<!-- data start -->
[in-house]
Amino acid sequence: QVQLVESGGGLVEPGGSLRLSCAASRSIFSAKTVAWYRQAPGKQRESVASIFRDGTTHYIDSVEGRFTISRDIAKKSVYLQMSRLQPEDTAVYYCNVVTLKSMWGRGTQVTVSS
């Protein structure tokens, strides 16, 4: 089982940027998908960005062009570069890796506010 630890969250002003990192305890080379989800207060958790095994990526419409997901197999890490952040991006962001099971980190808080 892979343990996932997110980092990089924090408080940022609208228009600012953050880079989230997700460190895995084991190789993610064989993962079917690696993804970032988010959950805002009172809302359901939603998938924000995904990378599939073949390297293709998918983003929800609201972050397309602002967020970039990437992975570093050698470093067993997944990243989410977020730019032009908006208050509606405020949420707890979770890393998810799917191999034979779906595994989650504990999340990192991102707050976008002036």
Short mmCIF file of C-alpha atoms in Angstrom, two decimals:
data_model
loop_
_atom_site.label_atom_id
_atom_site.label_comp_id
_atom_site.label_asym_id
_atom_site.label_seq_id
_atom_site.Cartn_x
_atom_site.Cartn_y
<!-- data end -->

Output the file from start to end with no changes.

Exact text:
[in-house]
Amino acid sequence: QVQLVESGGGLVEPGGSLRLSCAASRSIFSAKTVAWYRQAPGKQRESVASIFRDGTTHYIDSVEGRFTISRDIAKKSVYLQMSRLQPEDTAVYYCNVVTLKSMWGRGTQVTVSS
């Protein structure tokens, strides 16, 4: 089982940027998908960005062009570069890796506010 630890969250002003990192305890080379989800207060958790095994990526419409997901197999890490952040991006962001099971980190808080 892979343990996932997110980092990089924090408080940022609208228009600012953050880079989230997700460190895995084991190789993610064989993962079917690696993804970032988010959950805002009172809302359901939603998938924000995904990378599939073949390297293709998918983003929800609201972050397309602002967020970039990437992975570093050698470093067993997944990243989410977020730019032009908006208050509606405020949420707890979770890393998810799917191999034979779906595994989650504990999340990192991102707050976008002036």
Short mmCIF file of C-alpha atoms in Angstrom, two decimals:
data_model
loop_
_atom_site.label_atom_id
_atom_site.label_comp_id
_atom_site.label_asym_id
_atom_site.label_seq_id
_atom_site.Cartn_x
_atom_site.Cartn_y